NALC: USPS finances are rebounding strongly as economy improves

August 9, 2013—Statement from Fredric Rolando, president of the National Association of Letter Carriers, about today’s Postal Service financial report for the third quarter of Fiscal Year 2013:

The Postal Service’s latest quarterly report makes clear that its finances are rebounding strongly as the U.S. economy improves.

nalcbudgetAlthough it reported a loss of $740 million, the agency would have reported a profit of $660 million absent the $1.4 billion payment it was charged for pre-funding future retiree health benefits—a bill no other company or agency in the country is required to pay. Operating revenue is up 3.6 percent compared to the same period last year.

That good operating picture was fueled by a sharp 8.8 percent rise in package delivery revenue from online orders, which offset the effect of online bill-paying, as well as by workers’ compensation interest adjustments.

The sharp improvement over 2012 reflects the fact that the opportunities offered by the Internet (delivering goods ordered online) increasingly are offsetting Internet challenges (online bill-paying), which augurs well for the future.

All of the Postal Service red ink for the entire year to date stems from an external political factor: the 2006 congressional mandate to pre-fund future retiree health benefits, which no other entity in the country is required to do.

Given this, it makes no sense to degrade service or dismantle a network that is performing well and that provides Americans and businesses with the world’s most affordable delivery network.

The congressional priority should be to address the actual source of red ink: the $5.5 billion annual pre-funding albatross that is hampering the Postal Service. This mandate is not only onerous, it is unnecessary, because the Postal Service already has put aside sufficient money to meet the needs of future retirees for decades to come. Few, if any, companies can say the same.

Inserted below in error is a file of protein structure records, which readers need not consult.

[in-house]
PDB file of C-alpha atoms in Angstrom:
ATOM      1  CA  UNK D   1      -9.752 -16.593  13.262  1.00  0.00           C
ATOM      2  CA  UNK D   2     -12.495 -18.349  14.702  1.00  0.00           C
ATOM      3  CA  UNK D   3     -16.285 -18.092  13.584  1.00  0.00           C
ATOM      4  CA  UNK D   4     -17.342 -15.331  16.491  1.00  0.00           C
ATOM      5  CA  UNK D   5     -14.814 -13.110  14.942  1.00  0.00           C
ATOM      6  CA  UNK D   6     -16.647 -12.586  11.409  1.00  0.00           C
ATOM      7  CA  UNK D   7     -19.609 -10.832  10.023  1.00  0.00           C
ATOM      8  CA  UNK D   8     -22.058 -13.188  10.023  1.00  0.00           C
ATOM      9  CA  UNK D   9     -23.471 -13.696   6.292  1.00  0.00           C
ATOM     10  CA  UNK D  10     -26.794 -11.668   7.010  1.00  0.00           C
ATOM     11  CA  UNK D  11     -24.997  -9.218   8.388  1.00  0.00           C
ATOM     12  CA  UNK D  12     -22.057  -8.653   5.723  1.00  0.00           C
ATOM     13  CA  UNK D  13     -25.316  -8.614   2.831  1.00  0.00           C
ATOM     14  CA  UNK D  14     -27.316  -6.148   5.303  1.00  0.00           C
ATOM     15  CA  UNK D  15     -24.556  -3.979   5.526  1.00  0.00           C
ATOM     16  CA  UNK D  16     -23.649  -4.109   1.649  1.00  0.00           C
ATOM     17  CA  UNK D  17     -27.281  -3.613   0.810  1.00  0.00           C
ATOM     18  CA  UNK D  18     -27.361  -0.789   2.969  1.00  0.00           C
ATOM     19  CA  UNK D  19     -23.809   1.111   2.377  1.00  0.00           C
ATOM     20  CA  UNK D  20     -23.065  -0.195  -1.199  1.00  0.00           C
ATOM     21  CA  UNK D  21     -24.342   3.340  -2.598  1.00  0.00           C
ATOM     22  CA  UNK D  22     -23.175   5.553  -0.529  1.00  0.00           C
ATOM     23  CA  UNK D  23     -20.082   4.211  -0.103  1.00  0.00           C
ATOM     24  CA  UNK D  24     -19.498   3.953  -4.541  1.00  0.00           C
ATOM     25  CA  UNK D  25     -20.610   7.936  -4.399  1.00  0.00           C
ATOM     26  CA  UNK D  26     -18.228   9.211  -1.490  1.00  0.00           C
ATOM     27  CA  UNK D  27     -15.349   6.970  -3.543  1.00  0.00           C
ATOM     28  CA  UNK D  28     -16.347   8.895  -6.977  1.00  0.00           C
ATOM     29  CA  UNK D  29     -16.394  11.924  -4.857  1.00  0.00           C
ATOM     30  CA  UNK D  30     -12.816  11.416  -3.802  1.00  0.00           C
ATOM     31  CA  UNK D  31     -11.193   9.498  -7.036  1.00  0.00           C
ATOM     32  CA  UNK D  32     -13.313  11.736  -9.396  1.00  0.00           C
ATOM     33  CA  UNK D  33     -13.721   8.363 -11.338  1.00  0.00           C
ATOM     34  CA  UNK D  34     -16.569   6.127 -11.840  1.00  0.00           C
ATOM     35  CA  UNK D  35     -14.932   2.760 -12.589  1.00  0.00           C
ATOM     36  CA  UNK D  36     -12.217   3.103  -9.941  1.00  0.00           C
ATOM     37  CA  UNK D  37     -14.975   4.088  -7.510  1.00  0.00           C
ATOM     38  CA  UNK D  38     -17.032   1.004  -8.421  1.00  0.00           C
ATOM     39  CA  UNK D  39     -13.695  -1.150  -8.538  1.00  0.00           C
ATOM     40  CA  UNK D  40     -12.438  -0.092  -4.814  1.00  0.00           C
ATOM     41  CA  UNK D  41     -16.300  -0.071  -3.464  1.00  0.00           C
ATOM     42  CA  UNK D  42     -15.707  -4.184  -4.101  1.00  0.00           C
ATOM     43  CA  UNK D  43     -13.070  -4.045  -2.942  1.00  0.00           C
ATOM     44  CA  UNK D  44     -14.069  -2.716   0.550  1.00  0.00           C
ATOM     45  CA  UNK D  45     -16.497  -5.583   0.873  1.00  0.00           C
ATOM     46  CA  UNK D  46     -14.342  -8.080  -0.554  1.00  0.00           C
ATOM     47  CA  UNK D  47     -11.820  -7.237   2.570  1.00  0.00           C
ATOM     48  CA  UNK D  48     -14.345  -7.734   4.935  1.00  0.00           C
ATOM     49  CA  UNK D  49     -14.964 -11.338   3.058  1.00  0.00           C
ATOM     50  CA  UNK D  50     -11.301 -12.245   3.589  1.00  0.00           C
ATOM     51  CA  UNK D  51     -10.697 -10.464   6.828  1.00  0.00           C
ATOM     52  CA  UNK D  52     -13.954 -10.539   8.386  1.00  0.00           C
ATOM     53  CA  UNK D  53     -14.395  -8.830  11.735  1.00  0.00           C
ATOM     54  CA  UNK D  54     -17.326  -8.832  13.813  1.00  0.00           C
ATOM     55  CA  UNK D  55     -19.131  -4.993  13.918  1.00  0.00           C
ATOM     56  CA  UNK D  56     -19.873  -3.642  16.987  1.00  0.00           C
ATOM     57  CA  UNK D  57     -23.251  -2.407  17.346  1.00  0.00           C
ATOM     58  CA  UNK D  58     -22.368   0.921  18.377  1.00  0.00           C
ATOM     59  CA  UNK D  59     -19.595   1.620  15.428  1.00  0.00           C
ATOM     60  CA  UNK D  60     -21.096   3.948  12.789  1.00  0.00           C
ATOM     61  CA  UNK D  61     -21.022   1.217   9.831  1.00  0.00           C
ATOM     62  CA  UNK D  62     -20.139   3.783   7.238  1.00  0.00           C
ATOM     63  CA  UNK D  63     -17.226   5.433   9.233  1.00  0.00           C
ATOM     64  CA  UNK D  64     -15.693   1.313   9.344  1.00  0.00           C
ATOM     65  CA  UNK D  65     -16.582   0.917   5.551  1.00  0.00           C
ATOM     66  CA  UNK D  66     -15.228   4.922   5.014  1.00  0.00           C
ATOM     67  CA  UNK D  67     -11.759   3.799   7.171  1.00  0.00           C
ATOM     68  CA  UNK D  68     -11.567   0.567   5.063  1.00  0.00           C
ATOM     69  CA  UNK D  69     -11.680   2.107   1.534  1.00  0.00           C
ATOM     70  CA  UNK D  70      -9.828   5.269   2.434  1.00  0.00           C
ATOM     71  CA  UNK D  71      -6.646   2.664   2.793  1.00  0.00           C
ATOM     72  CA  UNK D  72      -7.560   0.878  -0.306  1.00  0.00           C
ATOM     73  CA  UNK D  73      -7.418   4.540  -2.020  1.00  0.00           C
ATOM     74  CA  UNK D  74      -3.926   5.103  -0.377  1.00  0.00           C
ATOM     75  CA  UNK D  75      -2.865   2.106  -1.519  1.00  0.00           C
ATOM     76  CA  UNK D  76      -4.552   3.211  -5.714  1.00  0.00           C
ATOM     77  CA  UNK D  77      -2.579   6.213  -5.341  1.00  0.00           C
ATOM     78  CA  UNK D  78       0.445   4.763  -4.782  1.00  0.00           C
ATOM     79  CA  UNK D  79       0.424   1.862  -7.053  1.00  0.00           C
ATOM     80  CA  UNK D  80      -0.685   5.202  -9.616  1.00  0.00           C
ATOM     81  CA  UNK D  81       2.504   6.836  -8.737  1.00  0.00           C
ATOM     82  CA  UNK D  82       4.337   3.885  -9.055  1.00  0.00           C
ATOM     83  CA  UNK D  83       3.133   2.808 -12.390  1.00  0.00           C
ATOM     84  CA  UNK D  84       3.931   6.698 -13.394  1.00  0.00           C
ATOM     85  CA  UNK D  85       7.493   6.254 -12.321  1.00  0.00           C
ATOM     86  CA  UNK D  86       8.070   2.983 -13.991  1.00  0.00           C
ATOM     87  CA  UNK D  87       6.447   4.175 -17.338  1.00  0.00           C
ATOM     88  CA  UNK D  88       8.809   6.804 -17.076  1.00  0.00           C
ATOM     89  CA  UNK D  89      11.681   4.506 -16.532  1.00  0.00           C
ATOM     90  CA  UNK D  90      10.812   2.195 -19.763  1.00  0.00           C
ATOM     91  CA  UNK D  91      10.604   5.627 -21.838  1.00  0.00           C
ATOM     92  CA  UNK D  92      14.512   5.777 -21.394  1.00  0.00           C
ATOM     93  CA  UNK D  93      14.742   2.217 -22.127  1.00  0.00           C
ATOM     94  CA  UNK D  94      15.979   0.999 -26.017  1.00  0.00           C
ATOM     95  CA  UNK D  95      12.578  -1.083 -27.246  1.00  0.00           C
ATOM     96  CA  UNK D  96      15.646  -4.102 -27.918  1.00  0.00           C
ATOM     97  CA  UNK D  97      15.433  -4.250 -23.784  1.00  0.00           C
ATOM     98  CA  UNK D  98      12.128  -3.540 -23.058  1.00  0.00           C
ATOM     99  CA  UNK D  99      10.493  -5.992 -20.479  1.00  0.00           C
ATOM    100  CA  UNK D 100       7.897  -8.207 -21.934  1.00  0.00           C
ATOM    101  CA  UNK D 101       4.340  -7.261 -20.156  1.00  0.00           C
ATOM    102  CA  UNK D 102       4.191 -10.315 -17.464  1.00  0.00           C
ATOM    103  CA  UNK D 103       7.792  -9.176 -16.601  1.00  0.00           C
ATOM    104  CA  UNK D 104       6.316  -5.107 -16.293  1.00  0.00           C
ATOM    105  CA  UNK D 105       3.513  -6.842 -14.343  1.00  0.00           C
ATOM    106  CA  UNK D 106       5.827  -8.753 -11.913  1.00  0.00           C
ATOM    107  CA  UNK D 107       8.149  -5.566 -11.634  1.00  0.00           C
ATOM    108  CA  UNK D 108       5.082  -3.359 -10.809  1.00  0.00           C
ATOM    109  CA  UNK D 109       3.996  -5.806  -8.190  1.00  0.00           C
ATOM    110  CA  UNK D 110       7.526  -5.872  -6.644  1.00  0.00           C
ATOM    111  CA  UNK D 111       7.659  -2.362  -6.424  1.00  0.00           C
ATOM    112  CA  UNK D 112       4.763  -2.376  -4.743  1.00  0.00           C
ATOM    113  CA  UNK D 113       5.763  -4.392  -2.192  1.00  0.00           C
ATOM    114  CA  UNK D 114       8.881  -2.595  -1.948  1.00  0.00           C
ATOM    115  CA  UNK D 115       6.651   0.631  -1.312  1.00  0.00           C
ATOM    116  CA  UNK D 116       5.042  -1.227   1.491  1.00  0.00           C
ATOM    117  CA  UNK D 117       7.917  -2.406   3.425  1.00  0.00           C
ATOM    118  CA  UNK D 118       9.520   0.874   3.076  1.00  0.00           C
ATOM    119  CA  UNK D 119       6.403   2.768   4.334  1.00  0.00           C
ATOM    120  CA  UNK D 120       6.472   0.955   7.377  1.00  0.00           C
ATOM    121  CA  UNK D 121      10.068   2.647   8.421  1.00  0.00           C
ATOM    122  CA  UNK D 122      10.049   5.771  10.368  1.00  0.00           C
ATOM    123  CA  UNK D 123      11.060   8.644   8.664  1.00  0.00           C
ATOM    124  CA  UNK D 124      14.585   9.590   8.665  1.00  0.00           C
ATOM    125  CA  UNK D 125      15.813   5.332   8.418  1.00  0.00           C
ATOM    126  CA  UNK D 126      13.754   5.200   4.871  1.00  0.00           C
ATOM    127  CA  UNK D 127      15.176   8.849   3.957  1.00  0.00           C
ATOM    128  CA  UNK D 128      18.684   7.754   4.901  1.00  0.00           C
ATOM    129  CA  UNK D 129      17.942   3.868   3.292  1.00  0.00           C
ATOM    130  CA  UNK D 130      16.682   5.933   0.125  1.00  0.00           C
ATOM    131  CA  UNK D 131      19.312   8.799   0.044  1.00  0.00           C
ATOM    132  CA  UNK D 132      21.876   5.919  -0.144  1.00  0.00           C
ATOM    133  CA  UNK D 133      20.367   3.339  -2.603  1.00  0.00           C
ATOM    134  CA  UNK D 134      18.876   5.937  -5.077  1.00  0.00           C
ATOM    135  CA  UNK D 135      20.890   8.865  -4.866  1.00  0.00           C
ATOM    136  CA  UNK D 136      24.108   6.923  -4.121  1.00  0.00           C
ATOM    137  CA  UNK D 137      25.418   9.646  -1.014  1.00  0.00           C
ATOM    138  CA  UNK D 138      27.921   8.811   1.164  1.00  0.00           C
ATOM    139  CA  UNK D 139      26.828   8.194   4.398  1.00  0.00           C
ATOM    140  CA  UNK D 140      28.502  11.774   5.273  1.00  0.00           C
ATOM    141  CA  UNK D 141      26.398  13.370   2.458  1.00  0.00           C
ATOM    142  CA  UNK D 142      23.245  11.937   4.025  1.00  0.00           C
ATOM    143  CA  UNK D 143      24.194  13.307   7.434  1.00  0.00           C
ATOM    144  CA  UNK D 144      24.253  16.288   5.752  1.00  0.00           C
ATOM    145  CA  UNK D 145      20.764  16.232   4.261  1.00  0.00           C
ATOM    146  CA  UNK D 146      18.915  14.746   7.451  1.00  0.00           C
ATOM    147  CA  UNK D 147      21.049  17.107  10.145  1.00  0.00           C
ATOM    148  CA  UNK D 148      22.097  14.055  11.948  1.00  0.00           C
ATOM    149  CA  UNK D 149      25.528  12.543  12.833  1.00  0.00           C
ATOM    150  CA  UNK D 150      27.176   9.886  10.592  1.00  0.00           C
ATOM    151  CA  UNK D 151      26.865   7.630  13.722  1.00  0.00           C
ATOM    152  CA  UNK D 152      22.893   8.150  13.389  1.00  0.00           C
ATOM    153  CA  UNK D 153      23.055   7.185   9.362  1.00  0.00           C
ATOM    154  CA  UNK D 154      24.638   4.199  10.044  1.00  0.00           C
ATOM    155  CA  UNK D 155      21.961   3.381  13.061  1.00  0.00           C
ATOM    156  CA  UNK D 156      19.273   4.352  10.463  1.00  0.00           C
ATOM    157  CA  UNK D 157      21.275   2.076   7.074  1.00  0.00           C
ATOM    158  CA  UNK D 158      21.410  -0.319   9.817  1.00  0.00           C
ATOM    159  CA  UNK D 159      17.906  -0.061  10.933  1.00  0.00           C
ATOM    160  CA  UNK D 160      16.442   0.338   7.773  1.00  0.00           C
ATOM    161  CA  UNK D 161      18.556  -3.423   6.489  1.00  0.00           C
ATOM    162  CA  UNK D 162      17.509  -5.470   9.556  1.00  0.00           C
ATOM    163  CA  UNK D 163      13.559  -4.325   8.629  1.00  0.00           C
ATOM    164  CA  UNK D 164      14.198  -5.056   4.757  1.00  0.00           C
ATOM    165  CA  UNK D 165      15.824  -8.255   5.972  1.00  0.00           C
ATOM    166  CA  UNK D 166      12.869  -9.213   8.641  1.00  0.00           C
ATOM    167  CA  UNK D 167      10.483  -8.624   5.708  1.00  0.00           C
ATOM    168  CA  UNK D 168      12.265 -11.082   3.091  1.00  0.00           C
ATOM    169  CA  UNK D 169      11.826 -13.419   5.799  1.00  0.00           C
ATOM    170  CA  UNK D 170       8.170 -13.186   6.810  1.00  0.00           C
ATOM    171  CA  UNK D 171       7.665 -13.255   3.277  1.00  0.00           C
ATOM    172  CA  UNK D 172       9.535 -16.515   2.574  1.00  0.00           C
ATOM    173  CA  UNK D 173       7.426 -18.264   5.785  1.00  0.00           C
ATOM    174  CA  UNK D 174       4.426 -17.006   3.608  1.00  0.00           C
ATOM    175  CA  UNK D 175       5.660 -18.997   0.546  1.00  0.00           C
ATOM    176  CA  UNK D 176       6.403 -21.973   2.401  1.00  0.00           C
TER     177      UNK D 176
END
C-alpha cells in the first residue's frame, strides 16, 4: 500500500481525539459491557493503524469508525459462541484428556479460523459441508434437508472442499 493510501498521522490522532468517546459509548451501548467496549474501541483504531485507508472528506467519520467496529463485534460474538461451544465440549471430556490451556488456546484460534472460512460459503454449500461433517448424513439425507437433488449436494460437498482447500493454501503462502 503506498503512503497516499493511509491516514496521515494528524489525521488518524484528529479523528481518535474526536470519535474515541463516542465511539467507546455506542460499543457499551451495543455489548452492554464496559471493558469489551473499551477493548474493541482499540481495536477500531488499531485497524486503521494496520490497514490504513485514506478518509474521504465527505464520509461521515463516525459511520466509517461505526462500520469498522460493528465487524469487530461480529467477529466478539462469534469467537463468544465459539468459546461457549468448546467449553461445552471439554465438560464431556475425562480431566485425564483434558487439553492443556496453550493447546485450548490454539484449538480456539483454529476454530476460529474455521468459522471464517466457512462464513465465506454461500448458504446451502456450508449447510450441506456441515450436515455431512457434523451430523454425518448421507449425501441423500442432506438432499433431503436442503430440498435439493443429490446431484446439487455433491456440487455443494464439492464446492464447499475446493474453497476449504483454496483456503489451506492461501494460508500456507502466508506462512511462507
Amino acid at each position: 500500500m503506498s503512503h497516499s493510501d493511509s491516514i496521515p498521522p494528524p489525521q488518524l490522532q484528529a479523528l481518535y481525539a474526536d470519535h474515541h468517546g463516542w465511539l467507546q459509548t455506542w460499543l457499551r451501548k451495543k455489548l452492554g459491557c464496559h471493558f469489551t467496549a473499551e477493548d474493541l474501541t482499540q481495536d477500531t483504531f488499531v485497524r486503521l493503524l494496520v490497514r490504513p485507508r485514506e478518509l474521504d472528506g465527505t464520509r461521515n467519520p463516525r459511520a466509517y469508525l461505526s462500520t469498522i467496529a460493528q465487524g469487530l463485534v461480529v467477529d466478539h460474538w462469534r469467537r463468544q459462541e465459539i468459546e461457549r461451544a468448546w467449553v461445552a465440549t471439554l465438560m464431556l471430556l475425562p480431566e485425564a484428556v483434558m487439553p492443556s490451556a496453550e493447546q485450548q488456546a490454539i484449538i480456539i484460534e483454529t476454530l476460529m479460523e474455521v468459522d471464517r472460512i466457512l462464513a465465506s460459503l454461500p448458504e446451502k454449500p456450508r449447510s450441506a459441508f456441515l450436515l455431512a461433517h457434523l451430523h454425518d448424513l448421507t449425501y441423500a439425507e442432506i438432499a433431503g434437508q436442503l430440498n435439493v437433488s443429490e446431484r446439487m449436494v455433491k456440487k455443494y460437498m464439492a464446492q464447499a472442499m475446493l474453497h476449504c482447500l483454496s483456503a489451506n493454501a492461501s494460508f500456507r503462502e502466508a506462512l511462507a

The path to profitability is clear: Address the pre-funding fiasco and give the Postal Service the freedom to innovate and grow in the digital era. Do not eliminate Saturday delivery, which would raise costs for small businesses open weekends, and do not force people to traipse around their neighborhood looking for cluster boxes. Such steps would inconvenience the public and would destroy the Postal Service by driving mail—and revenue—out of the system.

The latest financial results should finally convince Congress to deliver a postal reform plan that eliminates pre-funding; strengthens and protects the existing Postal Service network; provides a more business-oriented governance structure; and frees the Postal Service to meet evolving customer needs in the digital era. Unfortunately, the advancing House legislation and the recently introduced Senate bill fail to achieve these goals.

  • shamon

    What will happen if no postal legislation passes?

    • postalnews

      I suspect what will happen is nothing. When the USPS first “defaulted” on a trust fund payment, there were all kinds of stories about what it meant, and about postal bankruptcy, etc. What happened then? Nothing- the USPS continued delivering the mail. Nothing has changed since then, so I wouldn’t expect the outcome to be any different this time around. If push comes to shove, and it looks like employees or contractors won’t get paid, Congress will pass a stopgap measure to free up some funds- no bailout required- there’s $47 billion in the “trust fund”. There will no doubt be some grandstanding from the teabaggers, but there will be a pragmatic majority to kick the can down the road again, at least until the next election…